Iran was not mentioned in the speech, but those passages can easily be read as an affirmation of the belief - widely held within the administration, and among the Joint Chiefs of Staff - that a bombing raid on Iran's nuclear facilities would be reckless and foolhardy. Those passages also appear to reflect the beliefs of Defense Secretary nominee Chuck Hagel, who says that carrot-and-stick diplomacy with Iran would be far more workable than military action. The implicit Obama message to neocons: "You want to come after Hagel? Make my day."

The eighth sentence — "America will remain the anchor of strong alliances in every corner of the globe; and we will renew those institutions that extend our capacity to manage crisis abroad, for no one has a greater stake in a peaceful world than its most powerful nation" - restates Obama's belief that America should not go it alone. Unilateral adventurism is out; sharing the burden with the U.N., NATO, and the European Union is in. Libya was not mentioned in the speech, but it was a strong western alliance that intervened and supported the rebels who toppled Gadhafi.

But the two foreign policy paragraphs ultimately leave us with more questions than answers. There was no mention of terrorism, no hint of whether Obama believes we have the upper hand against al Qaeda and its affiliates, or whether that threat is indeed spreading to more countries in tinderbox regions. There was no hint of whether "engagement" works with fanatics, or whether we can beat them in the long run by promoting ourselves as the good guys, as "a source of hope to the poor, the sick, the marginalized."

And while it's laudable to declare that "America will remain the anchor of strong alliances," through we can "extend our capacity to manage crisis abroad," Obama failed to mention the bloodbath in Syria. His "strong alliances" have opted not to intervene in a civil war that has already killed an estimated 60,000 people, most of them civilians. I'm not necessarily suggesting that the west should have militarily intervened. The risks of doing so may well have trumped the rewards; for starters, we would've risked alienating Russia, a Syria ally whom we've enlisted to keep the heat on Iran's nuclear program. In other words, Obama's aforementioned "strong alliances" are not always effective in helping us to "manage crisis abroad." Sometimes they work (Libya), and sometimes they opt not to try (Syria). Obama omitted that necessary qualifier.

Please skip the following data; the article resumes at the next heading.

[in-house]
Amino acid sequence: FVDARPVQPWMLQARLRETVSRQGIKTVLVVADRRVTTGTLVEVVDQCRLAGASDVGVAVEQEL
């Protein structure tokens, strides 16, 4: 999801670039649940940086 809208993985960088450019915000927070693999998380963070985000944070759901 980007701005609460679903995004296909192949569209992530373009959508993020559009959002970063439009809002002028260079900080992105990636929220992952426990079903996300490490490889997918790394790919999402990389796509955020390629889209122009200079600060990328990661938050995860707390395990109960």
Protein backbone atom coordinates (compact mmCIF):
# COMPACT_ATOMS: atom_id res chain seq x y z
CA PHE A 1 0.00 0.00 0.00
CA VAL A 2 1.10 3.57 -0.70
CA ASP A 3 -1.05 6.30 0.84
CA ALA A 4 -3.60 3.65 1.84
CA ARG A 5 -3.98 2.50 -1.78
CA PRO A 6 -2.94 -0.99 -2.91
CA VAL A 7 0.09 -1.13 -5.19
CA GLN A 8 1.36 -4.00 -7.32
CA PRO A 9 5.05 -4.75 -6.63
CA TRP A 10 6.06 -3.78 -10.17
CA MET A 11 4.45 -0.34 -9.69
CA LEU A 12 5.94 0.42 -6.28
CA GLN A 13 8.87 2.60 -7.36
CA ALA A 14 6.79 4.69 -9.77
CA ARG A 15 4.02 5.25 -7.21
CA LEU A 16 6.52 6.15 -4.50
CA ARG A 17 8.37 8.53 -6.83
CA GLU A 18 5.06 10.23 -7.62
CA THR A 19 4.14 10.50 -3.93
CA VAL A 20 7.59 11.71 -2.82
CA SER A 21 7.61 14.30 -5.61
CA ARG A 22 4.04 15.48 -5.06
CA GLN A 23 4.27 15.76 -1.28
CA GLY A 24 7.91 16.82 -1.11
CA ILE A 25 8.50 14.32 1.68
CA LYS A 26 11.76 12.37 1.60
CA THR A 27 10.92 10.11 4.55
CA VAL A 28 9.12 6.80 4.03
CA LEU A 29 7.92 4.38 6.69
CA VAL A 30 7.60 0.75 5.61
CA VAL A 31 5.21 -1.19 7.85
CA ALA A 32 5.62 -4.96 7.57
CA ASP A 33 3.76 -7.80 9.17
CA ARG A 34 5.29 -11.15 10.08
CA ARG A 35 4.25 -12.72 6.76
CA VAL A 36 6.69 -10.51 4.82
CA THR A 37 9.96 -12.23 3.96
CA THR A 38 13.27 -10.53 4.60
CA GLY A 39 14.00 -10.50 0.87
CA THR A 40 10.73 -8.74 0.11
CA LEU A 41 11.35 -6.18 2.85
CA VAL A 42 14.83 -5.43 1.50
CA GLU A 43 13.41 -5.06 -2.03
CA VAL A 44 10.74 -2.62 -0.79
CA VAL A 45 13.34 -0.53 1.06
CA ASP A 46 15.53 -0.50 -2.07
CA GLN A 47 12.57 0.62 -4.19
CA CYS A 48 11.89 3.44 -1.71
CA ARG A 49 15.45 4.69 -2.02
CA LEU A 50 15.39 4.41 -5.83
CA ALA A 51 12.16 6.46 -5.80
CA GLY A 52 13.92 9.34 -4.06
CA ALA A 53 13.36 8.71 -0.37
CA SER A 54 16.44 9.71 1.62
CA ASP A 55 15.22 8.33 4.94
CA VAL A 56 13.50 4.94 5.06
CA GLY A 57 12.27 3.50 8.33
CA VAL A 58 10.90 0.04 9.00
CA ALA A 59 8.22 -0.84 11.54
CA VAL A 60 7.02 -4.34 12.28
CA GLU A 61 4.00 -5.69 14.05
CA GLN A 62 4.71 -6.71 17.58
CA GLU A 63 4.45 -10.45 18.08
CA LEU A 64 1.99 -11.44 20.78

Undoubtedly, during the next four years, new foreign crises will seriously test the credos that Obama sketched in his address. We may come to wish that he had prepared us with more than two paragraphs.

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My opening sentence here yesterday: "Barack Obama's second Inaugural Address was a tightly focused pitch for patriotic progressivism..."

Center-right columnist David Brooks' opening paragraph today: "The best Inaugural Addresses make an argument for something. President Obama’s second one, which surely has to rank among the best of the past half-century, makes an argument for a pragmatic and patriotic progressivism."

Brooks eloquently refuted Obama's argument, which is fine by me. I was just glad to see some bipartisanship on terminology.